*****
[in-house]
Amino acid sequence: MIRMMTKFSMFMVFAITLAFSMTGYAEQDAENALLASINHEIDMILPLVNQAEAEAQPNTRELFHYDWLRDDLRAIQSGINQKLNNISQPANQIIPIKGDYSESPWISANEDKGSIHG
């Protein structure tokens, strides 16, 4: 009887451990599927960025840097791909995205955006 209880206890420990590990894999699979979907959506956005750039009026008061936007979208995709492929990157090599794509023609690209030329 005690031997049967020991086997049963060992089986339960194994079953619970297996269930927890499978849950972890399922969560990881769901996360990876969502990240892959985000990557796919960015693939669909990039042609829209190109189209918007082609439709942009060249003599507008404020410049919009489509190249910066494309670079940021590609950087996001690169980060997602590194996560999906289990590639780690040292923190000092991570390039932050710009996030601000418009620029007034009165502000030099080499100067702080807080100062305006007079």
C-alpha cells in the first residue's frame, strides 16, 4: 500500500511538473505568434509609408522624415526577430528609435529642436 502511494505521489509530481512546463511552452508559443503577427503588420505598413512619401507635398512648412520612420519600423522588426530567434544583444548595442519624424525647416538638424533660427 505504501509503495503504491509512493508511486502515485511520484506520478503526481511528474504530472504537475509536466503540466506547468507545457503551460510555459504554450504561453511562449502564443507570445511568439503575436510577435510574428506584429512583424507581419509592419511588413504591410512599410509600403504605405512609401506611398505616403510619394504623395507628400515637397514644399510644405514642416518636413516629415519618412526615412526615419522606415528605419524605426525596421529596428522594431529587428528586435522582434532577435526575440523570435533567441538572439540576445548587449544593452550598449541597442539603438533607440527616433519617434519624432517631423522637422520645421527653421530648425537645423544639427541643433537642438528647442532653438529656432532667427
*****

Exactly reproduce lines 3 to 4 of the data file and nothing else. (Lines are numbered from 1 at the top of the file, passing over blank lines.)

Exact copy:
């Protein structure tokens, strides 16, 4: 009887451990599927960025840097791909995205955006 209880206890420990590990894999699979979907959506956005750039009026008061936007979208995709492929990157090599794509023609690209030329 005690031997049967020991086997049963060992089986339960194994079953619970297996269930927890499978849950972890399922969560990881769901996360990876969502990240892959985000990557796919960015693939669909990039042609829209190109189209918007082609439709942009060249003599507008404020410049919009489509190249910066494309670079940021590609950087996001690169980060997602590194996560999906289990590639780690040292923190000092991570390039932050710009996030601000418009620029007034009165502000030099080499100067702080807080100062305006007079």
C-alpha cells in the first residue's frame, strides 16, 4: 500500500511538473505568434509609408522624415526577430528609435529642436 502511494505521489509530481512546463511552452508559443503577427503588420505598413512619401507635398512648412520612420519600423522588426530567434544583444548595442519624424525647416538638424533660427 505504501509503495503504491509512493508511486502515485511520484506520478503526481511528474504530472504537475509536466503540466506547468507545457503551460510555459504554450504561453511562449502564443507570445511568439503575436510577435510574428506584429512583424507581419509592419511588413504591410512599410509600403504605405512609401506611398505616403510619394504623395507628400515637397514644399510644405514642416518636413516629415519618412526615412526615419522606415528605419524605426525596421529596428522594431529587428528586435522582434532577435526575440523570435533567441538572439540576445548587449544593452550598449541597442539603438533607440527616433519617434519624432517631423522637422520645421527653421530648425537645423544639427541643433537642438528647442532653438529656432532667427